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Community FQXb (bio)By WILLIAM OREM • Mar. 23, 2014 @ 21:39 GMT Everyone is talking this week about the dramatic confirmation of inflationary theory: those first-instant gravitational waves whose details may even point--being, if you will, quantum phenomena that went suddenly ultra-macroscopic--toward the correct way to unify QM and GR. I myself have been musing on rather astonishing work in another field. Recently the big news there was released: an unprepossessing experiment involving a weak acid bath showed it's possible to revert mature, differentiated cells to a stem cell state, allowing for the prospect of wholesale repurposing. This is the angle most science journalists gave the discovery last month: "Outsider runs outrageous experiment, stumbles upon success." Alas--you knew this part was coming--it is now looking like the champagne may have been premature. Either way, though, I'm left musing. As a finding, it's counterintuitive. Is this a natural propensity of all cellular life? 1. 2. 3.

SpaceWeather Learn Physics Today! As of July 1, 2013 ThinkQuest has been discontinued. We would like to thank everyone for being a part of the ThinkQuest global community: Students - For your limitless creativity and innovation, which inspires us all. Teachers - For your passion in guiding students on their quest. Partners - For your unwavering support and evangelism. Parents - For supporting the use of technology not only as an instrument of learning, but as a means of creating knowledge. We encourage everyone to continue to “Think, Create and Collaborate,” unleashing the power of technology to teach, share, and inspire. Best wishes, The Oracle Education Foundation

Solar System Scope Math, Physics, and Engineering Applets Oscillations and Waves Acoustics Signal Processing Electricity and Magnetism: Statics Electrodynamics Quantum Mechanics Linear Algebra Vector Calculus Thermodynamics Mechanics Miscellaneous Licensing info. Links to other educational sites with math/physics-related information or java applets useful for teaching: And when you get tired of learning, here is some fun stuff: Pong Simulation Circuit-level simulation of original 1972 Pong. Stellarium Failed Star Found In The Neighborhood: Scientific American Podcast It looks like we have a new neighbor. It's actually been there all along, but astronomers have only now spotted what could be the seventh closest star system to the sun. The system is just nine light years away, a mere stone's throw in astronomical terms. It took so long to find because it's an extremely dim and cool kind of failed star called a brown dwarf. Astronomers found it using NASA's WISE satellite. The sun's newfound neighbor and five other supercool brown dwarfs belong to a class of failed star called Y dwarfs. You could safely touch one of the newfound brown dwarfs—its temperature is estimated at about 80 degrees Fahrenheit. Hundreds of possible brown dwarfs are out there awaiting confirmation. —John Matson [The above text is a transcript of this podcast.]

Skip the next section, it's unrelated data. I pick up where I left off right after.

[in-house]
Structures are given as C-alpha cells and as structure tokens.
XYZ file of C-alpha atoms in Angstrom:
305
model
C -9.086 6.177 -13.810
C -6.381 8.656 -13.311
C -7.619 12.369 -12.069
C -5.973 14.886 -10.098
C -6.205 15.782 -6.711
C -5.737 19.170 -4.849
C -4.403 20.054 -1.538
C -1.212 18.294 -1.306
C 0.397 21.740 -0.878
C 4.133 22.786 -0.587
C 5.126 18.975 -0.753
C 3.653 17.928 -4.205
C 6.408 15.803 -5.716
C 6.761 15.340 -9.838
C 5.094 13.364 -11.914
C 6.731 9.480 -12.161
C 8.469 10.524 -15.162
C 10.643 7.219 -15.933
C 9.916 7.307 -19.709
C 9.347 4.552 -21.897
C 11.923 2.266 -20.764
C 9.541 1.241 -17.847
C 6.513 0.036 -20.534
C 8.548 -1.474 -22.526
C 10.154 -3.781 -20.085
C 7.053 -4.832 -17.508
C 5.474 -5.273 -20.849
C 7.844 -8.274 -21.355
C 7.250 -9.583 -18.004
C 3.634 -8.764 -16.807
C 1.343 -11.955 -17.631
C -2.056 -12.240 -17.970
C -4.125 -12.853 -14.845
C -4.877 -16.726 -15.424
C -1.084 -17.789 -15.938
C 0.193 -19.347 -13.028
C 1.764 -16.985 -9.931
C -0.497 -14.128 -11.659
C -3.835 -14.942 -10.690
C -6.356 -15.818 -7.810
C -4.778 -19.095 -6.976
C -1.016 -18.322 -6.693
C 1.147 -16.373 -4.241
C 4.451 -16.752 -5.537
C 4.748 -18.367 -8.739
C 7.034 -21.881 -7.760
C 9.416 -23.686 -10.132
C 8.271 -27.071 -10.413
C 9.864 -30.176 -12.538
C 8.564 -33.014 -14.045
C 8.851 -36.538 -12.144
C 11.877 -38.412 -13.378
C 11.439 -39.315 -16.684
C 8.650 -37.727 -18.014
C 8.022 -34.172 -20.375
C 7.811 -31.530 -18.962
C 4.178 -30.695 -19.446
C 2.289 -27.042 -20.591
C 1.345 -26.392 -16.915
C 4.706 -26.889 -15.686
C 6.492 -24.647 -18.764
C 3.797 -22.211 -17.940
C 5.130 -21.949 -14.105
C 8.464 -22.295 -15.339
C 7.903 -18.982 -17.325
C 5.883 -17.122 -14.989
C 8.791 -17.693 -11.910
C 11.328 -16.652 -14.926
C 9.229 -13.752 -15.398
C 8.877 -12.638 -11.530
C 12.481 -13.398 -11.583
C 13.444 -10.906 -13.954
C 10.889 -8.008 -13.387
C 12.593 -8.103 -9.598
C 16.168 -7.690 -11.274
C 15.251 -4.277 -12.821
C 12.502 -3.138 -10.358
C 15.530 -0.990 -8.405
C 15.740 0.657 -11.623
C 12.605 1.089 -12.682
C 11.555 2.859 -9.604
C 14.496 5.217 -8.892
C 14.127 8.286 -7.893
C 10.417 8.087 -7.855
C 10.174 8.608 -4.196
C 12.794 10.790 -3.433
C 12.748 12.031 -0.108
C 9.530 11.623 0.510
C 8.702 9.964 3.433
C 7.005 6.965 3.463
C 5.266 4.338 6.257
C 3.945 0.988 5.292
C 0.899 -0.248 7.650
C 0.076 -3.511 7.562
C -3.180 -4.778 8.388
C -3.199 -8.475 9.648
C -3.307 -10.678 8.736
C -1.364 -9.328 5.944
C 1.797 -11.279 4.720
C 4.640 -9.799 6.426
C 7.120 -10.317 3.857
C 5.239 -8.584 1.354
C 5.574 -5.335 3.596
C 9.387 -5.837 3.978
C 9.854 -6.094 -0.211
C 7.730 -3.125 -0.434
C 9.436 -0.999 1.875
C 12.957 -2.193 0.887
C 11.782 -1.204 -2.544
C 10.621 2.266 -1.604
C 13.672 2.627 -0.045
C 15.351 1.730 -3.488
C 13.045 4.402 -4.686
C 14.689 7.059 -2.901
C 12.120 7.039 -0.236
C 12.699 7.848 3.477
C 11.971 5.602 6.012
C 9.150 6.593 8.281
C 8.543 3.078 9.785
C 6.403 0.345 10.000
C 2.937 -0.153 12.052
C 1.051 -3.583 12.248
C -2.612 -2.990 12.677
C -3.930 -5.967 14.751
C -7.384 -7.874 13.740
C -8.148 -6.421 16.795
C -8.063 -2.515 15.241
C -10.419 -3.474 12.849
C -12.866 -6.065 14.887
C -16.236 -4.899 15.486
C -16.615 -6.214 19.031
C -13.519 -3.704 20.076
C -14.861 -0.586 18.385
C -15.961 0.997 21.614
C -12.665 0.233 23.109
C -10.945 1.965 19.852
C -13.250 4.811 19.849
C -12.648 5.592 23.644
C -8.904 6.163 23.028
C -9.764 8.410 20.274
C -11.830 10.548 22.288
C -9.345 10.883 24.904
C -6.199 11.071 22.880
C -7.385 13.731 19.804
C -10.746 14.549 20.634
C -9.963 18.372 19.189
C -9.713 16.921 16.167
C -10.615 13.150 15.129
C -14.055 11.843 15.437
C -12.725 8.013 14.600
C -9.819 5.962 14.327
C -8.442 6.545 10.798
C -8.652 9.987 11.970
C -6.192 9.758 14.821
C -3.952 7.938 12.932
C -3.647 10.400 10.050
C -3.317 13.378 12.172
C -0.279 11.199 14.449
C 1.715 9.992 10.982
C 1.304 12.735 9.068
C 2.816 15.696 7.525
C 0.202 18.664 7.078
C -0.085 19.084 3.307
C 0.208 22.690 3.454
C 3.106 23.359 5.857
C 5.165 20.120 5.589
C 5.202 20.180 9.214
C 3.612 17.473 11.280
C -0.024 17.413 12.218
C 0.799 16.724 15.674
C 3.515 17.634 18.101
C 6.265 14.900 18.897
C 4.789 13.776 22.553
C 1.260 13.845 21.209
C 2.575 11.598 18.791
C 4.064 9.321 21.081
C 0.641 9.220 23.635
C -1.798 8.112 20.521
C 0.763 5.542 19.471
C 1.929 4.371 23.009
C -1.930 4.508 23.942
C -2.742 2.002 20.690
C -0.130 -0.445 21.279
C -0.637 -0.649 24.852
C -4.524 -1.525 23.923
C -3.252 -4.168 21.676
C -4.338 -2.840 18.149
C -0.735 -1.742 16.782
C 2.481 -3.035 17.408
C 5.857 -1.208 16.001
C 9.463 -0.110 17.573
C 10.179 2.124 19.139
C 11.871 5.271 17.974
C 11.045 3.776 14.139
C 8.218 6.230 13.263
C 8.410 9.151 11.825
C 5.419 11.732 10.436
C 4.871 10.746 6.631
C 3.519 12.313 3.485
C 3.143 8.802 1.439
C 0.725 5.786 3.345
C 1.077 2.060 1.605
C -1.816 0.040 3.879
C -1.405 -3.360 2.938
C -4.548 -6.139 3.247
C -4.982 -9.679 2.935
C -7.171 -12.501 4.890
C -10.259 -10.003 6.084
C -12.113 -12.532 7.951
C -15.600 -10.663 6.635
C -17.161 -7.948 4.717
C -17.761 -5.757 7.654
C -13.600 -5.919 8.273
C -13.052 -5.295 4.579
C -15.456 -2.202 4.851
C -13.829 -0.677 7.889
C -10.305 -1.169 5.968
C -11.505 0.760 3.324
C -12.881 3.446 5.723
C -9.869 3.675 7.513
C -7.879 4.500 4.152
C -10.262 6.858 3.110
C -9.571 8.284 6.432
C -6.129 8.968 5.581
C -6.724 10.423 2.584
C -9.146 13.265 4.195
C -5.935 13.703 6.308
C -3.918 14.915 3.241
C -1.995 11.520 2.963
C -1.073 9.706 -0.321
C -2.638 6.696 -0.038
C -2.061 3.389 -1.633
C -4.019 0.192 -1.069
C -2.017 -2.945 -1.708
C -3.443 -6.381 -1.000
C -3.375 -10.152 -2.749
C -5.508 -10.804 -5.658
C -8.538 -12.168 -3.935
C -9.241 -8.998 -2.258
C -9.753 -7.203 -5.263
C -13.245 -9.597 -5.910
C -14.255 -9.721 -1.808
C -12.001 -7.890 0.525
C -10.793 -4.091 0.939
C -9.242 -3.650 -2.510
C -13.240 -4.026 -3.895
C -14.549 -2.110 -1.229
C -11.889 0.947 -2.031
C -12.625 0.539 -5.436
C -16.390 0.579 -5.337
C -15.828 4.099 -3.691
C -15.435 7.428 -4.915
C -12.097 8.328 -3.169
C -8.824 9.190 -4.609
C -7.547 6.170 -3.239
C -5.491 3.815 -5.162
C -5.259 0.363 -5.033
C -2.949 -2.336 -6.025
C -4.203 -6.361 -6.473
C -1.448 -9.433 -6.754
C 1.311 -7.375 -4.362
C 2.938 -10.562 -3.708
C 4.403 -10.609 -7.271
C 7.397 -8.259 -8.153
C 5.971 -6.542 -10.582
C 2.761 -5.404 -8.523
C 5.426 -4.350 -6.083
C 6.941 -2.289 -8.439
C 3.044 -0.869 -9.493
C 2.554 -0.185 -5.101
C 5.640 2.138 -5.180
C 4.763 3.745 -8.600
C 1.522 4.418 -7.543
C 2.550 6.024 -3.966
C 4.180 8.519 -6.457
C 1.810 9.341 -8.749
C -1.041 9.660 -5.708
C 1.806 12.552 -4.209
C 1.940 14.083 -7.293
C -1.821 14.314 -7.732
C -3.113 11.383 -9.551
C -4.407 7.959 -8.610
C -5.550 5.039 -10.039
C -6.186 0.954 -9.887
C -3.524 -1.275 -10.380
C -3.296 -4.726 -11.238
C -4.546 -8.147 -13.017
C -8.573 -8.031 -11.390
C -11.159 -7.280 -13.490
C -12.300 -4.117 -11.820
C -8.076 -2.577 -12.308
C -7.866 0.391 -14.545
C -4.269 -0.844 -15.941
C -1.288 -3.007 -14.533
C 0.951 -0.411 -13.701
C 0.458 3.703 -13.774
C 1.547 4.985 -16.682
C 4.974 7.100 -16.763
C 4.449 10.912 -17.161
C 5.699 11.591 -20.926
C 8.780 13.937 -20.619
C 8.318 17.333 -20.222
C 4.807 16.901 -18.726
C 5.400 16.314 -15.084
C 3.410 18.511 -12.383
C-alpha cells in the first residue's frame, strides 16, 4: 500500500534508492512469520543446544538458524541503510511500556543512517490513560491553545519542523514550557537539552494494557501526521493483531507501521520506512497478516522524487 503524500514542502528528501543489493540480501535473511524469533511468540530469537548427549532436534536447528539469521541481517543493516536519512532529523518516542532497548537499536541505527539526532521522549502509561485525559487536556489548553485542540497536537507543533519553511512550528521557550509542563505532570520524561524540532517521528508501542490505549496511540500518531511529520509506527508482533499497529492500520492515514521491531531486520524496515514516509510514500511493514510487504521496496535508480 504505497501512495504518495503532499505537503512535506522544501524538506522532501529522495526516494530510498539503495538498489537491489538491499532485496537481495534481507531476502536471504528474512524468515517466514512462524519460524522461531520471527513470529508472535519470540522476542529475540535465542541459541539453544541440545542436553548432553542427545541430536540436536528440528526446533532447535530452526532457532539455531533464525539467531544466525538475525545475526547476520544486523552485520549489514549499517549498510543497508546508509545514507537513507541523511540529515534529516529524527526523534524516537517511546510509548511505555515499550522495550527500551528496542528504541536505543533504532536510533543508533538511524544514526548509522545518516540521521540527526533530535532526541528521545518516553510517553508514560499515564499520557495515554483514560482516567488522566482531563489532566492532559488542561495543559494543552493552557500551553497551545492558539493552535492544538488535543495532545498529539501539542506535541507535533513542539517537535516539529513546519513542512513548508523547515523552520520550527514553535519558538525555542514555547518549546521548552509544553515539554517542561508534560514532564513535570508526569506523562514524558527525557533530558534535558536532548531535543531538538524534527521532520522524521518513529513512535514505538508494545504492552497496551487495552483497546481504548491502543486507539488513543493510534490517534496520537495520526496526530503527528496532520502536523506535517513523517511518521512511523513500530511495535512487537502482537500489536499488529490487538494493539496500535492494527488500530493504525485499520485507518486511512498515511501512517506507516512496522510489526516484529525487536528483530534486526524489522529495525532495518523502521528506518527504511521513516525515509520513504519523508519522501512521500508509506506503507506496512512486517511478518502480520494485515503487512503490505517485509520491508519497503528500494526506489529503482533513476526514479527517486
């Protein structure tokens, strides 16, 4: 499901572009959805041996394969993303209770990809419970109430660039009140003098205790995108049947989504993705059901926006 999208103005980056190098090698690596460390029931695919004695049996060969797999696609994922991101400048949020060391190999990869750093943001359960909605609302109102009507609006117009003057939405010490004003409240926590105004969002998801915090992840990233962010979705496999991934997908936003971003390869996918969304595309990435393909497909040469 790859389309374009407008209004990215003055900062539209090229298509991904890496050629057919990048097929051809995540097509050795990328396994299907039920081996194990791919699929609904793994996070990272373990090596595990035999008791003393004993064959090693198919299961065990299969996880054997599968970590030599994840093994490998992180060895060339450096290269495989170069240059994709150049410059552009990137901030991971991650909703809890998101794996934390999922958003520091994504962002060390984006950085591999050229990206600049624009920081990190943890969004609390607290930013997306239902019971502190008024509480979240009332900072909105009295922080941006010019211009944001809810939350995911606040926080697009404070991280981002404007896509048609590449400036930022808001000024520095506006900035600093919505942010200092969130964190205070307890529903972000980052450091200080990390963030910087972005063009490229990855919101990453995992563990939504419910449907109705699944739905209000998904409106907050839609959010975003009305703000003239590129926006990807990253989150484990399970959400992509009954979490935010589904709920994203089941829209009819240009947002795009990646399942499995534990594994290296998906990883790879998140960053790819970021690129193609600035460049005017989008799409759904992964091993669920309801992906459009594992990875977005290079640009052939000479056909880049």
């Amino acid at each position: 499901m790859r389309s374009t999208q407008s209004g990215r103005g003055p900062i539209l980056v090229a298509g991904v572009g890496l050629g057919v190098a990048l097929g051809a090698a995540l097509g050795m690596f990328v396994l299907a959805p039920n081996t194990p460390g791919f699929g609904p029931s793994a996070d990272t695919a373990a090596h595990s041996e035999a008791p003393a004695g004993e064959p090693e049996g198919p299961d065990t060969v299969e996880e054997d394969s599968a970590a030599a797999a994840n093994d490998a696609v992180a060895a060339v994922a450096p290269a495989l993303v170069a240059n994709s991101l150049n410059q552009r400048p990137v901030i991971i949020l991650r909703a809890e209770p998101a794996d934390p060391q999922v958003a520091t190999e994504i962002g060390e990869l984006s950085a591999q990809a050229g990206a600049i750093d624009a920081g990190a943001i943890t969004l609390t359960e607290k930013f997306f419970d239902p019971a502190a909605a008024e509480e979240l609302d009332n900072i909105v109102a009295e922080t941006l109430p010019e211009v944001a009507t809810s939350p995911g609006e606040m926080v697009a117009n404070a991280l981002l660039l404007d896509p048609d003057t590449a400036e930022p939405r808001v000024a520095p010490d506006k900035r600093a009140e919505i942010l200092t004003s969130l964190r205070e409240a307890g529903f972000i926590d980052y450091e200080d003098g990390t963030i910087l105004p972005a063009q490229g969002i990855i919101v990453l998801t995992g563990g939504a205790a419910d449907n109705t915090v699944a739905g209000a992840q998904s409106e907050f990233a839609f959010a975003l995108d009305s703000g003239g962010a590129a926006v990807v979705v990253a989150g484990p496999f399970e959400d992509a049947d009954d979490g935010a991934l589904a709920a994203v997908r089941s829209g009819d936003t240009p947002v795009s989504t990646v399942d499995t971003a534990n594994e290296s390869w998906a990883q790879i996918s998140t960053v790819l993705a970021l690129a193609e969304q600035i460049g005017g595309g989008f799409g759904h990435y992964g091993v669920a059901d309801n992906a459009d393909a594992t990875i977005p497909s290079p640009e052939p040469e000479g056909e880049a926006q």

Latest Mars Weather Captioned Image Release No. MSSS-321 — 16 April 2014 Martian weather between 7 April 2014 and 13 April 2014: The MARCI acquires a global view of the red planet and its weather patterns every day. Local dust storms were observed in Solis, Aonia, and west of Syrtis. This week’s MARCI “movie” can be downloaded HERE (9.1 MB .mov file). Earlier Mars Weather Reports are available HERE. About the Quicktime Movie: The movie (a .mov file that you can click and play, above) was generated from images obtained by the Mars Color Imager (MARCI) onboard the Mars Reconnaissance Orbiter (MRO). Citation and CreditThe image(s) and caption are value-added products. Image Credit: NASA/JPL-Caltech/Malin Space Science Systems —or— NASA/JPL-Caltech/MSSS To cite the image(s) and caption information in a paper or report: Malin, M.

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